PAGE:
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Wind Wind Wind and lots of Rain and Snow with no Lasting Sunlight

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posted on Nov, 27 2013 @ 05:31 PM
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We live in the Great Lakes area of North America and this year tops the cake for sure.
Spring was so windy and cold and wet that our usual plants did not fare well in the garden.
Our summer was short and sweet about one month of heat and sunshine but the sun was really not there every day.

Our semi tropical plants that we put out did not flower, they only flowered once we brought them back in the house (mid September).
Now its almost December and they are flowering like crazy, I think I am losing my mind because these plants do not flower in November let alone near December.

Our fall here in this area is a record for us...(I have lived all my 53 years here)
The wind is horrendous and the rain never stops, we have not seen the sun for at least 45 days that stayed out for half a day.

If you check any weather site for the forecast in our area, every day says breezy ( their new favouite term)
Today is forecast to be breezy with winds up to 60 kph.....hell we are way above that today.

This is just beyond anything the wife and myself have ever ever experienced in our lives before this year.
It's been years since we can leave our Patio Umbrella open while unattended ......We now strap it down when not outside to watch it.

Here is one of the weather sites we rely on just to show you how windy it is here.

I understand that areas of Europe get high winds, the UK area especially.
They can keep them because this wind and rain/snow with no sun is driving us batty here.

classic.wunderground.com...

Mods I figure this might be a rant so move as you see fit, however It would be nice if it stayed here for all to add to and comment on.

Are we alone here with the wind/rain/no sun/ and then some more wind?
Please chime in.

Regards, Iwinder




edit on 27-11-2013 by Iwinder because: (no reason given)




posted on Nov, 27 2013 @ 05:34 PM
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reply to post by Iwinder
 


I'm a bit confused as to what you wish to discuss.

You've been there for 53 years which is not a very long time to decide what "normal is". Perhaps every 750 years your area experiences bouts of constant wind.

How do you know its not the real normal?



posted on Nov, 27 2013 @ 05:41 PM
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Blizzards, hurricanes, earthquakes, wildfires, tornadoes....No matter where you live, there is some natural phenomenon that makes it seem less desirable. Not much one can do other than complain about their condition. Personally, I'd move to a warmer climate...then again, I absolutely deplore the cold.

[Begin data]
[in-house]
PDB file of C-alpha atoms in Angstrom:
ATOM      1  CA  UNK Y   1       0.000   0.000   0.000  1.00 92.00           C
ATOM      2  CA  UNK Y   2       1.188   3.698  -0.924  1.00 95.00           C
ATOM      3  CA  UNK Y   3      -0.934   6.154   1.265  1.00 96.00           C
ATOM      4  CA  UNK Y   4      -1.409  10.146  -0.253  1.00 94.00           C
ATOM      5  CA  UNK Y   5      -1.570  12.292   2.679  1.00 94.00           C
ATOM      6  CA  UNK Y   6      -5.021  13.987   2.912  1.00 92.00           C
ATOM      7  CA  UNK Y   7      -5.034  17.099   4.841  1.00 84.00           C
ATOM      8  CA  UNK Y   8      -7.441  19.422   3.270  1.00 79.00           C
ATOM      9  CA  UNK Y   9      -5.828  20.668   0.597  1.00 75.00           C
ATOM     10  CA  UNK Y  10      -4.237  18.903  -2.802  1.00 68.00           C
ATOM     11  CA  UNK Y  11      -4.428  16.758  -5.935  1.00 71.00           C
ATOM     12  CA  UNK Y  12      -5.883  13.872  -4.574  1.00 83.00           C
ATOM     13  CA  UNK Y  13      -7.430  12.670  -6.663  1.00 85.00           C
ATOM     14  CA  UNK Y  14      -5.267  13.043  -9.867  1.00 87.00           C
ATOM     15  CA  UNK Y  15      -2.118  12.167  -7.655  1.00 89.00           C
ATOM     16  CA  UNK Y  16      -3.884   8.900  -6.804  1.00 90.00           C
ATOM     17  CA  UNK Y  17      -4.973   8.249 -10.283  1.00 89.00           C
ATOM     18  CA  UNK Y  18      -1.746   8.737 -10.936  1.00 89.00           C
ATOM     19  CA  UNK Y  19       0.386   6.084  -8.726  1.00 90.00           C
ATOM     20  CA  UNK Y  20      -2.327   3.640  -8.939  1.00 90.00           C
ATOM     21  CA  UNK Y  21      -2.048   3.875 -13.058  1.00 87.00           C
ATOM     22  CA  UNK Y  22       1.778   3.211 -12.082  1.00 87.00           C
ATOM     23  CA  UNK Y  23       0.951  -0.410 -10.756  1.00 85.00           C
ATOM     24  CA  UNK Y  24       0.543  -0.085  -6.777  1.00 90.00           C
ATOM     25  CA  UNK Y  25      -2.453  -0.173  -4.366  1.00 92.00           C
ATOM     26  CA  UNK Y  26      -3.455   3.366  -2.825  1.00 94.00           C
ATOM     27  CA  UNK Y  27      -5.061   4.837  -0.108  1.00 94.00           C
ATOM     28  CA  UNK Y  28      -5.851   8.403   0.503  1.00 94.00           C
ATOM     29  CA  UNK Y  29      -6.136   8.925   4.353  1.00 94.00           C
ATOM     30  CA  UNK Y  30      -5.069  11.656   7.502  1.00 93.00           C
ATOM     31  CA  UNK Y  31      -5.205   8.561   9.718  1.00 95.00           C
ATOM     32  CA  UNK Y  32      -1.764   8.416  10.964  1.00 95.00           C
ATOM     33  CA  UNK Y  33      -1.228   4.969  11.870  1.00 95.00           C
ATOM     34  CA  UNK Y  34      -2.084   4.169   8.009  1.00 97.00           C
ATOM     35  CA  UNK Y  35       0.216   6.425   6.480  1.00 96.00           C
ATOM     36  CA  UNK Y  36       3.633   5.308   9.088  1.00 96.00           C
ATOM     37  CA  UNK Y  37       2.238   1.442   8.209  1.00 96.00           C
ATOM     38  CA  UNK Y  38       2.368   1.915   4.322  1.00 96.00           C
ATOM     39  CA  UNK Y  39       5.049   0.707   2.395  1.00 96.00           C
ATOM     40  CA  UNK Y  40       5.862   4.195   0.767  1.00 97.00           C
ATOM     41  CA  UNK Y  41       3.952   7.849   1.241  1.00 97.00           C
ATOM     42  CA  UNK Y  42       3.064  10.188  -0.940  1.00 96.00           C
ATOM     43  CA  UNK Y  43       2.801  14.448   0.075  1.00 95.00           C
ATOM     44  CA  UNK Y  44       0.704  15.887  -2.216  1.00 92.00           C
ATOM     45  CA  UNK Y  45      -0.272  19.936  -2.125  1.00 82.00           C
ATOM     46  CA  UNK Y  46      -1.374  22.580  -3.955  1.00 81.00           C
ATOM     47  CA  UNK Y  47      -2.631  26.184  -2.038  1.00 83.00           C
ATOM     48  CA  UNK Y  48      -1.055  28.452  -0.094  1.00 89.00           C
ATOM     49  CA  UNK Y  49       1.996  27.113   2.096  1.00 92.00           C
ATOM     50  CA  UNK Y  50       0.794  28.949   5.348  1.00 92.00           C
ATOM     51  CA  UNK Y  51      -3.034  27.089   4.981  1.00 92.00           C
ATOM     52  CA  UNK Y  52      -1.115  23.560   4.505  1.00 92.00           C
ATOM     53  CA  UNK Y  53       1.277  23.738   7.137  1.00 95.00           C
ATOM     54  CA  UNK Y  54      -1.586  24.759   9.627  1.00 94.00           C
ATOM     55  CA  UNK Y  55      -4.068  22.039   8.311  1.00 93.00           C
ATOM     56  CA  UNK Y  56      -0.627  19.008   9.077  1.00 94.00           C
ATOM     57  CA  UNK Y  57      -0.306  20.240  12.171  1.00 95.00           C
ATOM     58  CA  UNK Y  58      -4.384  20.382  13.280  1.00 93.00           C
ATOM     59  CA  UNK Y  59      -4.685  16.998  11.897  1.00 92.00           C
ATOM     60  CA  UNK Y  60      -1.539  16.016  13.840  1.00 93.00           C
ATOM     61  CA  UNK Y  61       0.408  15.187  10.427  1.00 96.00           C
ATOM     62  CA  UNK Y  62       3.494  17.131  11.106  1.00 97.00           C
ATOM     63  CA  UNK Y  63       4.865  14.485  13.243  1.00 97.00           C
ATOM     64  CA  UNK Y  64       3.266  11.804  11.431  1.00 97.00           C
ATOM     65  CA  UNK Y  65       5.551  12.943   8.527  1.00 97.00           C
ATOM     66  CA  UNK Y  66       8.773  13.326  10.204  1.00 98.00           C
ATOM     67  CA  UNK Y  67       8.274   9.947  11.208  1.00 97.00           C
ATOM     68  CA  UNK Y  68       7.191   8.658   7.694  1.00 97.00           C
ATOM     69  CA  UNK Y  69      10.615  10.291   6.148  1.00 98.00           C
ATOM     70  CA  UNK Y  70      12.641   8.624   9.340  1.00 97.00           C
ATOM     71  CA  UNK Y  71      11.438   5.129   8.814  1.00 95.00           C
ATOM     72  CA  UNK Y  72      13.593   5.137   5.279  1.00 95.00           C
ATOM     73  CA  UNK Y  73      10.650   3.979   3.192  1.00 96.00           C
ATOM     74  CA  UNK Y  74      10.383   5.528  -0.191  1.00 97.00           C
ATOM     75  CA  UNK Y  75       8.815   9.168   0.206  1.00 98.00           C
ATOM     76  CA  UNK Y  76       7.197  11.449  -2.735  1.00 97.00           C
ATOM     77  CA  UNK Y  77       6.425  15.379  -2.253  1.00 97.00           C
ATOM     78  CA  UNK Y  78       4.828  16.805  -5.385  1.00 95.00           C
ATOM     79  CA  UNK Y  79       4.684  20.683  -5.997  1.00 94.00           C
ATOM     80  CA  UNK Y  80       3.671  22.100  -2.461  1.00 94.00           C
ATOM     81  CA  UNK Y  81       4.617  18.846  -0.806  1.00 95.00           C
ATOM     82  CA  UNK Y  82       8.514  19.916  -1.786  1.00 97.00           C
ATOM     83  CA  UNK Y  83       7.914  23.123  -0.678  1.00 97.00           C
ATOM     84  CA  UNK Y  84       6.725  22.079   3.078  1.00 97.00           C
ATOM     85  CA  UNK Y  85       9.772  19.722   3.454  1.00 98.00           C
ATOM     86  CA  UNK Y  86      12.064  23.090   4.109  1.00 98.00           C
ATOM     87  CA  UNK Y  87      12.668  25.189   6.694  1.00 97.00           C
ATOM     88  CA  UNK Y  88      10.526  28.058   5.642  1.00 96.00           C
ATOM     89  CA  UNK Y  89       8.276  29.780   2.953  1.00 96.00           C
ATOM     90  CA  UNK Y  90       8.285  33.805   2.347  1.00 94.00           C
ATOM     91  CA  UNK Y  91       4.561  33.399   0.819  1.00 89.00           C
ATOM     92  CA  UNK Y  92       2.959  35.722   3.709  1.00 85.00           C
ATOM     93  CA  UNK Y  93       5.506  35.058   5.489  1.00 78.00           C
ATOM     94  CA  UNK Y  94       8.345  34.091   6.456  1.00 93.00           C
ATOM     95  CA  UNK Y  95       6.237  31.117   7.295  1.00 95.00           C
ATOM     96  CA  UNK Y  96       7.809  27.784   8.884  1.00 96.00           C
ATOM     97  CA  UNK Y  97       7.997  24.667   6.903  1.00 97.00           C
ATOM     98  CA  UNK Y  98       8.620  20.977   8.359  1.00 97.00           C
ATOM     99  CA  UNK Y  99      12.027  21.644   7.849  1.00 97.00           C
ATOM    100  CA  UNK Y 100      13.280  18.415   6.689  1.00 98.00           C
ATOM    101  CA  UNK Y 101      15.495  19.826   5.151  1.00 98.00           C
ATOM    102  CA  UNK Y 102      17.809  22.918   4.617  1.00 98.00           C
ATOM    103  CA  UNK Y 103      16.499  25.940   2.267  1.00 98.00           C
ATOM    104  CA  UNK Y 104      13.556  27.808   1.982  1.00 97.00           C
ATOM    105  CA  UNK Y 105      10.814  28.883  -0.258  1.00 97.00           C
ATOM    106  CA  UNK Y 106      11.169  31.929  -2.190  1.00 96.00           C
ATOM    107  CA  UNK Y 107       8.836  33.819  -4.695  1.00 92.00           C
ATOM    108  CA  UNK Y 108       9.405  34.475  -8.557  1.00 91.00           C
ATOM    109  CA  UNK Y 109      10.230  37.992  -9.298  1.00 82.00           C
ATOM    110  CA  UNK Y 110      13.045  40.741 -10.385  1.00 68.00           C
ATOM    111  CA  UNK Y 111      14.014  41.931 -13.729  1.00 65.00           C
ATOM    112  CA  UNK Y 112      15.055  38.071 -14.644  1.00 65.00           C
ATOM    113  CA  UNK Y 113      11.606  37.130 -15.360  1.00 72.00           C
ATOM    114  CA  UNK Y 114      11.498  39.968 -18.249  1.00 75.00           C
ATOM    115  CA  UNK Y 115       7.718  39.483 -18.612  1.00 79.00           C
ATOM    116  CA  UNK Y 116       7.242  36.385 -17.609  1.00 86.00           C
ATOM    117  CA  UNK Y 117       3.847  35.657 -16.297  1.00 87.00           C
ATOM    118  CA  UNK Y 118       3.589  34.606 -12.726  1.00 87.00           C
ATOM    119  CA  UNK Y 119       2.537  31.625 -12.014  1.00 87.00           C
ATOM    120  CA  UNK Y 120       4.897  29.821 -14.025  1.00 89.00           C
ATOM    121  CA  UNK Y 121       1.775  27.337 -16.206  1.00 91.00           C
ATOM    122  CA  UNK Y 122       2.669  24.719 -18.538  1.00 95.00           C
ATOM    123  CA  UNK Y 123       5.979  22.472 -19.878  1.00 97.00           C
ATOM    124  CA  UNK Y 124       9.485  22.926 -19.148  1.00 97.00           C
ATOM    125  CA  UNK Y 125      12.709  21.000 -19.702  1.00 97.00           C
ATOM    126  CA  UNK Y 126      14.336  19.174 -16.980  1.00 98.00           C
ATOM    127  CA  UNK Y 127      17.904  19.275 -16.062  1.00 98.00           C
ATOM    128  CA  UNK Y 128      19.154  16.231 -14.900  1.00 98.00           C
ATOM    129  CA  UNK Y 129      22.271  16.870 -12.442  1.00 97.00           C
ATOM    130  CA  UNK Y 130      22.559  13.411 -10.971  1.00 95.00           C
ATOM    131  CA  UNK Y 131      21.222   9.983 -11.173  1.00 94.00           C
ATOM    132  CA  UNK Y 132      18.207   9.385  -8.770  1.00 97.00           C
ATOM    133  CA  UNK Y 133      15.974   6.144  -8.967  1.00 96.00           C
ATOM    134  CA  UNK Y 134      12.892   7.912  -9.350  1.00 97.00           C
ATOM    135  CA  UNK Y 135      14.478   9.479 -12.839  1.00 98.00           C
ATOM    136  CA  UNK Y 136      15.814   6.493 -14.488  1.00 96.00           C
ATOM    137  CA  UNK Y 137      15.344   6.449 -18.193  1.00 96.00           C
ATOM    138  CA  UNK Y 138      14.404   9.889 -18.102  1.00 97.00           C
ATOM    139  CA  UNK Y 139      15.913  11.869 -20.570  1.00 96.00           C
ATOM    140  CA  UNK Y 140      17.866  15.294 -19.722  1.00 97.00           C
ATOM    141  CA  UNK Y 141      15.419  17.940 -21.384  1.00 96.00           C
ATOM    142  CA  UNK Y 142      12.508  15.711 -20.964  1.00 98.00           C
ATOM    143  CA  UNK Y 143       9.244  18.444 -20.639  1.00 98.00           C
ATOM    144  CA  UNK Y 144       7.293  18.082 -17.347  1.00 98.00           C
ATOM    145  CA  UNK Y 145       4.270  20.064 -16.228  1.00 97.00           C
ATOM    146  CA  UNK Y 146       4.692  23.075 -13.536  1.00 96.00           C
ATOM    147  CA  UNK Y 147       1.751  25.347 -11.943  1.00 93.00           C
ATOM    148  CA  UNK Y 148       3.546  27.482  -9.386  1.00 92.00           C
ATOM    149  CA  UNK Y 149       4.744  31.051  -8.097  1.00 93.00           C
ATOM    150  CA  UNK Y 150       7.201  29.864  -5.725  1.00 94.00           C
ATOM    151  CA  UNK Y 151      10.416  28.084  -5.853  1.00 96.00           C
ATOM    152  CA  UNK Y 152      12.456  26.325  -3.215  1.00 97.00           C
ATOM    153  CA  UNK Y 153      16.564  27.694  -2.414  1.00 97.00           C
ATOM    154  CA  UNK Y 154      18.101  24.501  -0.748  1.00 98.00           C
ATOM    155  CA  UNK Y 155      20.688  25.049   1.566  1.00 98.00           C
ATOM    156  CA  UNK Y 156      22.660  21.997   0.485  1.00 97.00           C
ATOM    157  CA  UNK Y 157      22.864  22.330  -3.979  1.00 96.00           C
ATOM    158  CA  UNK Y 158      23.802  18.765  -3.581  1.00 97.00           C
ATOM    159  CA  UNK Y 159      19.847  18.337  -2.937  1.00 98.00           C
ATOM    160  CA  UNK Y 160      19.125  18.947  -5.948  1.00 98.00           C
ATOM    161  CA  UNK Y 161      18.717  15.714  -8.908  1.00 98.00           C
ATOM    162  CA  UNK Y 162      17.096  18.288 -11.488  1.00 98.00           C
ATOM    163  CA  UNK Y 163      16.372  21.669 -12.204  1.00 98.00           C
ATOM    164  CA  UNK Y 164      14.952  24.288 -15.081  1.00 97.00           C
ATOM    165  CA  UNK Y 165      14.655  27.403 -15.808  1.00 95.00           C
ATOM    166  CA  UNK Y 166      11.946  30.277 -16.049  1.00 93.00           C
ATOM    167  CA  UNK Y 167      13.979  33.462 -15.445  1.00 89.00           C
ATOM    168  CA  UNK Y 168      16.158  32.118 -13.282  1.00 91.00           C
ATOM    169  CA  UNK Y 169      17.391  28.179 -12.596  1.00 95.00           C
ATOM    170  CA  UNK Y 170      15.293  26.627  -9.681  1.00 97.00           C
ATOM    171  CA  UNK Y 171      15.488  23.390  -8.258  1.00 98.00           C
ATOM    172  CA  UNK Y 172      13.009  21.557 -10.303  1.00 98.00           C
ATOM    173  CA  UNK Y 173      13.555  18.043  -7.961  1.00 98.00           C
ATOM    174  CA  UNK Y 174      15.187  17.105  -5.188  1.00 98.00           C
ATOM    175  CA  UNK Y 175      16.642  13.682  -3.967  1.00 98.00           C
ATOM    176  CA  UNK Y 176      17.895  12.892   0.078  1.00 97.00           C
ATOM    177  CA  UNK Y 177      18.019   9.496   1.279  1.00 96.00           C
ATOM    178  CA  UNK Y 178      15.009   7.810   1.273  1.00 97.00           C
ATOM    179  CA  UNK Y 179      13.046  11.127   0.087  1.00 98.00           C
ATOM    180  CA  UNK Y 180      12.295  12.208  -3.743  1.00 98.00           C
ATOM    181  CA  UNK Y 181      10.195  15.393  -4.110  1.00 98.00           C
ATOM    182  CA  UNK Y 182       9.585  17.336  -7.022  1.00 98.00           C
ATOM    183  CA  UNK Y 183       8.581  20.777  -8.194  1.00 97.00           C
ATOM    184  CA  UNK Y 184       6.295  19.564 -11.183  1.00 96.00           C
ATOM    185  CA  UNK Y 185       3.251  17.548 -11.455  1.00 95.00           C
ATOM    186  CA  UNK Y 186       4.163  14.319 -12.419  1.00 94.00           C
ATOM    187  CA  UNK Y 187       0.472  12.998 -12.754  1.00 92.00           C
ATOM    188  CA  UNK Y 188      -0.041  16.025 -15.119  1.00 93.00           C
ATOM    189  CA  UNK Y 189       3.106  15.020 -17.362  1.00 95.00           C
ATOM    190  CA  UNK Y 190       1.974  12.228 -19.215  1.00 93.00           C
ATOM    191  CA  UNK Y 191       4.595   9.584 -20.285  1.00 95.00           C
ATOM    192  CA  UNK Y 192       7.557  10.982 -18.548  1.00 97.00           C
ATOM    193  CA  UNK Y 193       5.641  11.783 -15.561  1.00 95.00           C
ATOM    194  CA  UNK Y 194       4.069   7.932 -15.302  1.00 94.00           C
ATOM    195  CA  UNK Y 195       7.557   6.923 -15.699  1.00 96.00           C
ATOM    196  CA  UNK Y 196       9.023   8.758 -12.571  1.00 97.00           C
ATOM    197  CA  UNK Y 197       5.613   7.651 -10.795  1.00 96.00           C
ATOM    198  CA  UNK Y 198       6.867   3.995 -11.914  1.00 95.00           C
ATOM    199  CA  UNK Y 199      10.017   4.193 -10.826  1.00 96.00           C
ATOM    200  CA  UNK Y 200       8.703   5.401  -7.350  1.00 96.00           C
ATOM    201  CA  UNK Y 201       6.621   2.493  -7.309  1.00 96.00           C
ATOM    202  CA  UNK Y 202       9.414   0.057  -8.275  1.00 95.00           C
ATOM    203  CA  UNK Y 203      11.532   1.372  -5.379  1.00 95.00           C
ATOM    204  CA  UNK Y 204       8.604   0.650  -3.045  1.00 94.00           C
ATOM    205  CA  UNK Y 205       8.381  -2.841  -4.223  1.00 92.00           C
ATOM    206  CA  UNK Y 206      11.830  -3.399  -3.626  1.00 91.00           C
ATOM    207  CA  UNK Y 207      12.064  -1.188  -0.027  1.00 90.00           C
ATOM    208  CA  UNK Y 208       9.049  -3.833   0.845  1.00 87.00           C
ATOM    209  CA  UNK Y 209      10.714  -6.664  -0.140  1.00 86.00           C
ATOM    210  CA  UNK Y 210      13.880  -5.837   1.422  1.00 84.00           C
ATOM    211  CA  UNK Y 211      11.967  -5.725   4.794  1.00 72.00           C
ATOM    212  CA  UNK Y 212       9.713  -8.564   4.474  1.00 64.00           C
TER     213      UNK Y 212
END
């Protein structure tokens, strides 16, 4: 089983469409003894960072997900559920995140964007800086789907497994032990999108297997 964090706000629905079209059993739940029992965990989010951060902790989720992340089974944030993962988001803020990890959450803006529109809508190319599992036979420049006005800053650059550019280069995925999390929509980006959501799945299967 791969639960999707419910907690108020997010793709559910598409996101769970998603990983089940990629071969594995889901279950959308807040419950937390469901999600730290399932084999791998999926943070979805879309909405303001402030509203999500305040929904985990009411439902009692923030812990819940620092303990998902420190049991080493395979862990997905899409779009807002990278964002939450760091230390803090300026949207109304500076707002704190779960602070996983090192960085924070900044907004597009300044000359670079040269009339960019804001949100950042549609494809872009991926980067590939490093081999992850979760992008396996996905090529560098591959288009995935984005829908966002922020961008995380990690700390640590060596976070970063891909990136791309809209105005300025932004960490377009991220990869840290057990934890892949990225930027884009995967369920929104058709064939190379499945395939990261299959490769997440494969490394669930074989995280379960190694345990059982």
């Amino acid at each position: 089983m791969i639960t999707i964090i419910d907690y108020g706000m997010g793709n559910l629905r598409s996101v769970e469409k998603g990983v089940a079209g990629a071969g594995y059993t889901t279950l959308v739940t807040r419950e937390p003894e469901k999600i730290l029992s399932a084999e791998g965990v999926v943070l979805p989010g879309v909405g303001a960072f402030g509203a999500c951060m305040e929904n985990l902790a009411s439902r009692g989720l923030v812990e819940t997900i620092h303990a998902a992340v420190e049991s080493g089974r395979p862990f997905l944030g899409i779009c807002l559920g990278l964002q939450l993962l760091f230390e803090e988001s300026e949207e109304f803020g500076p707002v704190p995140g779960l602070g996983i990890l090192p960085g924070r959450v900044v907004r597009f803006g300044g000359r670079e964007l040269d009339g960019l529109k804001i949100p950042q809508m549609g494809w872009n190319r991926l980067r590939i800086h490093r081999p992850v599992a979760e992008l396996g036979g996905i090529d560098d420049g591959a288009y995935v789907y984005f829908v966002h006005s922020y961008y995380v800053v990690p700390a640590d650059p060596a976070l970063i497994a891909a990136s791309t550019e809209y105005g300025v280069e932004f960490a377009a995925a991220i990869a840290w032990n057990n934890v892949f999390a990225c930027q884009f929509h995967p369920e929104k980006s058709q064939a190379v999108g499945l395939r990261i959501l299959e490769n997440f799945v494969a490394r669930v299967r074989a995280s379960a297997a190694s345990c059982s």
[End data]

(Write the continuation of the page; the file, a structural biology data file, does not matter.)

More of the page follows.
I hope 2014 is a better year for your region of the US....lord knows y'all could use a bit of a break.



posted on Nov, 27 2013 @ 05:44 PM
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reply to post by LeatherNLace
 


I live in Phoenix and haven't seen any changes whatsoever.

I imagine that over time everywhere changes since its part of the warming and cooling periods the Earth goes through. I know that Flagstaff used to be tropical as people have found starfish fossils in the mountains up there.



posted on Nov, 27 2013 @ 05:50 PM
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They stated on the news tonite that most of north America will be having a colder than usual winter.

I am so glad I moved out of Saskatchewan. I can't imagine that province "colder than usual".

On the plus side, if Alberta gets colder than usual, maybe it won't thaw out every second day. That makes for nasty driving.



posted on Nov, 27 2013 @ 05:50 PM
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Spookybelle
reply to post by Iwinder
 


I'm a bit confused as to what you wish to discuss.

You've been there for 53 years which is not a very long time to decide what "normal is". Perhaps every 750 years your area experiences bouts of constant wind.

How do you know its not the real normal?


I am not talking "normal" I am talking about "abnormal weather"
I am sorry if my post confused you but I say what I see.

When you have to chase patio furniture down the road for the past two years, have a new roof installed which now come with wind protection guarantees ( which never existed years ago) you get to the point where you start wondering about it.

We have been losing our power (Electricity) weekly in the past two years due to the wind and nothing can change that.

Trees down left and right because of the wind and the constant moisture we are experiencing in our area of the Continent.